With so many contradictory facets to the character, here are the basics you need to know:

Paul Bunyan has a beard, carries an ax, and is big. He's got Babe the Blue Ox as a pet, who is also big, usually said to measure "forty-seven ax-handles and a plug of tobacco between the eyes," but whether those are regular ax-handles or Paul Bunyan sized ax-handles is unclear. Paul runs a logging operation that goes wherever there are trees to cut, with Babe pulling their bunkhouses from one forest to the next. Crew members include the Seven Axmen, Johnny Inkslinger the accountant, Joe the cook, and Ole the blacksmith.

But, no matter who he's got working for him, or where they go, mother nature's always looking to screw them over. The weather's never anything but blistering heat or sub-absolute zero cold, with occasional flood or fog to liven things up. Trees can be so large men can spend most of their lives chopping at one before seeing it fall. Wildlife ranges from the obnoxious splinter cats and gumberoos to the deadly agropelters and snow wassets. And you never know when something utterly bizarre like a Winter of Blue Snow or a cornstalk the size of Jupiter is going to pop up.

Paul and his lumberjacks always tackle these problems with varying measures of brute force (when he wants to get back some logs he sent down the Mississippi, he just has Babe drink from the river until it starts flowing backwards), genuine cleverness (greasing a giant griddle by tying hams to people's feet and having them skate on it), to the just plain ridiculous (when they're plagued by torrential rain, Paul finds where a solid pillar of water is coming down and swims up it; the rain stops, and he comes back down proclaiming, "I turned the damn thing off").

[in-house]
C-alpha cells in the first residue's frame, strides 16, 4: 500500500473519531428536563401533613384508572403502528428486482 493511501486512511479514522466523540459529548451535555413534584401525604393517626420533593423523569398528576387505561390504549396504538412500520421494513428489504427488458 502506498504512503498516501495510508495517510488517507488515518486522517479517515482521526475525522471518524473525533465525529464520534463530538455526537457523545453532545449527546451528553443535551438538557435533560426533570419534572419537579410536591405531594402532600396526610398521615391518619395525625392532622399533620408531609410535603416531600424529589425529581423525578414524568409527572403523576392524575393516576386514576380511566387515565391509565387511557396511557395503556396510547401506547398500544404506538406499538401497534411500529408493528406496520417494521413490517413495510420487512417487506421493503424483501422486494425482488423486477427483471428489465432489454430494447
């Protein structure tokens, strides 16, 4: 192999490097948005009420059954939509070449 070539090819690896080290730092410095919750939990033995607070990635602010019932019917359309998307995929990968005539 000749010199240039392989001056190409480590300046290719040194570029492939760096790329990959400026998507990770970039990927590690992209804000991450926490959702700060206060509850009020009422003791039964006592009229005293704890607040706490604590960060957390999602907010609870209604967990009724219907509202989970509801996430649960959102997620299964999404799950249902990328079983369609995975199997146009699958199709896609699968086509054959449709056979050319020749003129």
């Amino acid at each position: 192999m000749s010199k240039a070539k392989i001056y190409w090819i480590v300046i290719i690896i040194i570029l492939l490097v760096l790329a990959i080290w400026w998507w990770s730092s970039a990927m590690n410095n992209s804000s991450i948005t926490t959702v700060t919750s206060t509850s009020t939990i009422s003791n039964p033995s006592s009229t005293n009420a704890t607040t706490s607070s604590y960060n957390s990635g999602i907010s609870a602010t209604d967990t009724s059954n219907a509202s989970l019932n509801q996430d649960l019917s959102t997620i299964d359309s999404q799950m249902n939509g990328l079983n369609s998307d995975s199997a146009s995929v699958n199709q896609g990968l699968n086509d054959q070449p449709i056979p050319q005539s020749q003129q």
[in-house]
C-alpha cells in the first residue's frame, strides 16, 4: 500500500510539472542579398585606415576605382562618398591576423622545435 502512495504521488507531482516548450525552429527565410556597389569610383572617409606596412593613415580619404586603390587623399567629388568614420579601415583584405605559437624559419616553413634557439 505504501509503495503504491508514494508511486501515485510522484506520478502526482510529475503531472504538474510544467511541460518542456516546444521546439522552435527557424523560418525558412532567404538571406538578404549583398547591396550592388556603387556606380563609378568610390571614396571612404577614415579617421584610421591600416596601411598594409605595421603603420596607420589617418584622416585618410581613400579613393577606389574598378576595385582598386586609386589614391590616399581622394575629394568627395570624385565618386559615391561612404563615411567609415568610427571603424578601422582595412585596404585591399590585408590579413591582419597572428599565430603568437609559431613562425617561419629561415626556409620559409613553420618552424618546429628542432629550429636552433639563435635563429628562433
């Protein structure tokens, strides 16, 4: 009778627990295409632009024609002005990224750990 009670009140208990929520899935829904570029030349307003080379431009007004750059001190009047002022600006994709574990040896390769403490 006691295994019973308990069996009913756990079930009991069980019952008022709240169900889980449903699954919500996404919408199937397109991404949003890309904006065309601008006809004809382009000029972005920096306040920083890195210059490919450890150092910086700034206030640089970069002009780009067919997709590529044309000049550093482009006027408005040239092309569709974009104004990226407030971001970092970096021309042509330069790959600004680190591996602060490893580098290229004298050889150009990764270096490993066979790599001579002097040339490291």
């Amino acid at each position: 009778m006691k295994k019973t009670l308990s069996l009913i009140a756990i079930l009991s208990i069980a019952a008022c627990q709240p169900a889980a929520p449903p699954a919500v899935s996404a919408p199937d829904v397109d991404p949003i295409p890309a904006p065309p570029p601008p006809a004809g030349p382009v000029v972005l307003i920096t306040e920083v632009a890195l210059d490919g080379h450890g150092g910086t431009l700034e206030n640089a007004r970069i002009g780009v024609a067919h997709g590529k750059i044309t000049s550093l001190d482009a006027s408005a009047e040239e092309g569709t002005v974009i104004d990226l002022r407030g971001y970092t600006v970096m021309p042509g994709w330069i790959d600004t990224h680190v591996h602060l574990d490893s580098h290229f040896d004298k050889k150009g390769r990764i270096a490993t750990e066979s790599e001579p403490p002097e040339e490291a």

The important part is that the characters, the problems they face, and the solutions they come up with must all be exaggerated to the point where Willing Suspension of Disbelief doesn't simply break, it shatters so hard you can't help but laugh.

Tropes associated with Paul Bunyan:

  • Big Eater: All of his loggers, but especially Paul himself, and especially Babe.
  • Camp Cook: Goes by a number of different names, but Paul's always got one or two of these hanging around.
  • Cassandra Did It: One tall tale has Paul running into a pair of boots that elicits this reaction from the other lumberjacks, though Paul realizes their true nature.
  • Fearsome Critters of American Folklore: Paul and his camp often run across these.
  • Just-So Story: He is the man featured in a lot of these.
  • Mighty Lumberjack: The Ur Example, having originated in Canada in the early 19th century. There are many myths surrounding him, the most famous of which is that the 10,000 Lakes of Minnesota were formed by him and his sidekick, Babe the Blue Ox, as they walked around in a blizzard. It's worth noting that most of the Paul Bunyan myth, including everything about Paul being a giant with a giant pet ox, was actually the invention of a 20th century copywriter who spun Paul Bunyan into a mascot for a logging company.
  • Serial Escalation: Pretty much a requisite for any tall tale character, where the goal is usually to top whatever outrageous claims the last person to tell the story made.
  • Tall Tale: In the most literal sense of the word.